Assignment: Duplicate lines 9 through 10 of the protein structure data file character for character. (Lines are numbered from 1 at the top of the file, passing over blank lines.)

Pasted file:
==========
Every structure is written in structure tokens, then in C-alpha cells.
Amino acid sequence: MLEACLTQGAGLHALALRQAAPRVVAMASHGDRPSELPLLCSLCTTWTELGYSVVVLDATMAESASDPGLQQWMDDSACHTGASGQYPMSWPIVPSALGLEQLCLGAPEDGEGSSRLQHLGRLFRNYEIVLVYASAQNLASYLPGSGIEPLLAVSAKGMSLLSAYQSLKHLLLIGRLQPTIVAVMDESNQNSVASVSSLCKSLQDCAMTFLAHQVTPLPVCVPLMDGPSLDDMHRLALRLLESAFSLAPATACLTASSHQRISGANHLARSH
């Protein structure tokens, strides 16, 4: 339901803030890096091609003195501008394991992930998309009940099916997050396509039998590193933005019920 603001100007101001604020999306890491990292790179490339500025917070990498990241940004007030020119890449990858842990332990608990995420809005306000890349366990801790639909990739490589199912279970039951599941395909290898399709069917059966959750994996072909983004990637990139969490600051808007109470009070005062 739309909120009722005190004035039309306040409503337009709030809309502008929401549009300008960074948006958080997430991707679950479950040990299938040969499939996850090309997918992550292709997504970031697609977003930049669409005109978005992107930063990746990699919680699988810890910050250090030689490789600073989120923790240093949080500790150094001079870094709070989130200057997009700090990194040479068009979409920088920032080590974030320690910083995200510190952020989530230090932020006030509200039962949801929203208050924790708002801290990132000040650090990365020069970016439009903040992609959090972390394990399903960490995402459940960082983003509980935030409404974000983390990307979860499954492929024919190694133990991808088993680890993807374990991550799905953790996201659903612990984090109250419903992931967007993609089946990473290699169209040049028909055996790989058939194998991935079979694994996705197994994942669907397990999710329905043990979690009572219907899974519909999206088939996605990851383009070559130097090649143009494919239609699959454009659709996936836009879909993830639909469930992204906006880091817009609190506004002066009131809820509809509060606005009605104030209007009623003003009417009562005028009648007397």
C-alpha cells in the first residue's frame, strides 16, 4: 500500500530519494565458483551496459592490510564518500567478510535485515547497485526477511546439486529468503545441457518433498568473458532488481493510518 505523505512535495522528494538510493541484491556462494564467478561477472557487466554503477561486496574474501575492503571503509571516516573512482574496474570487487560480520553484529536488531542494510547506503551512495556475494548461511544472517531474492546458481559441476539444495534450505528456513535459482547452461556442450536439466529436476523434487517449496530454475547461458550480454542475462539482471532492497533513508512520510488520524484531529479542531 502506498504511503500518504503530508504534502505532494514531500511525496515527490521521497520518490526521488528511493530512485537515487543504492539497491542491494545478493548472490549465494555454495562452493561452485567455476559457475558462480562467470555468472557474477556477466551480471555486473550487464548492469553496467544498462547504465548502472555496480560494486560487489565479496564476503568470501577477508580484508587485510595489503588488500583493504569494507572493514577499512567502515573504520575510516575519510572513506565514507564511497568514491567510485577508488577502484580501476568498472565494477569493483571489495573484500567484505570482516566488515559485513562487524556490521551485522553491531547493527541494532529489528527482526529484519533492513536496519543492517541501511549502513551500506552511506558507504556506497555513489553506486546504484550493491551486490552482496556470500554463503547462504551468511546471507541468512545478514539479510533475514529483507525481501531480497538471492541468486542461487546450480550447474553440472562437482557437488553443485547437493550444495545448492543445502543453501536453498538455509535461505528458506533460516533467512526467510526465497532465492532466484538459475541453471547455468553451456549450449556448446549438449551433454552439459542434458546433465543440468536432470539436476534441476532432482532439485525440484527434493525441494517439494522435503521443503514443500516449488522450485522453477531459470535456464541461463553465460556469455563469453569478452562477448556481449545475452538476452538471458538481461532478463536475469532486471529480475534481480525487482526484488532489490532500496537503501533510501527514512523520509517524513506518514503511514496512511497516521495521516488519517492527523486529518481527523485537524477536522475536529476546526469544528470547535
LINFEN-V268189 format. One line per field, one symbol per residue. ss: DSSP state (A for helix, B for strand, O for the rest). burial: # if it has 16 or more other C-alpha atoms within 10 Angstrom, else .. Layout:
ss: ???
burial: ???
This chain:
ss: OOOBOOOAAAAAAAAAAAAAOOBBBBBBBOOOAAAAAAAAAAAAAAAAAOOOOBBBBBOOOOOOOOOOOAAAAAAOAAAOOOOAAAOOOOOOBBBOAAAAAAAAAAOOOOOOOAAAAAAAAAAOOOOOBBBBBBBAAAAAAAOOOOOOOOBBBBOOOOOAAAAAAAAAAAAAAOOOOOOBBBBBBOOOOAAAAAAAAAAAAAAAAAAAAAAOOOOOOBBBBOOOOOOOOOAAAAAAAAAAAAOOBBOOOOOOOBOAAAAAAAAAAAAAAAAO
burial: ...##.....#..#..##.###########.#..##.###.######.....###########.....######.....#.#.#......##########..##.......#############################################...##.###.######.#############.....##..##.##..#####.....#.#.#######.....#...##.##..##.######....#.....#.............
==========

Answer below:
ss: OOOBOOOAAAAAAAAAAAAAOOBBBBBBBOOOAAAAAAAAAAAAAAAAAOOOOBBBBBOOOOOOOOOOOAAAAAAOAAAOOOOAAAOOOOOOBBBOAAAAAAAAAAOOOOOOOAAAAAAAAAAOOOOOBBBBBBBAAAAAAAOOOOOOOOBBBBOOOOOAAAAAAAAAAAAAAOOOOOOBBBBBBOOOOAAAAAAAAAAAAAAAAAAAAAAOOOOOOBBBBOOOOOOOOOAAAAAAAAAAAAOOBBOOOOOOOBOAAAAAAAAAAAAAAAAO
burial: ...##.....#..#..##.###########.#..##.###.######.....###########.....######.....#.#.#......##########..##.......#############################################...##.###.######.#############.....##..##.##..#####.....#.#.#######.....#...##.##..##.######....#.....#.............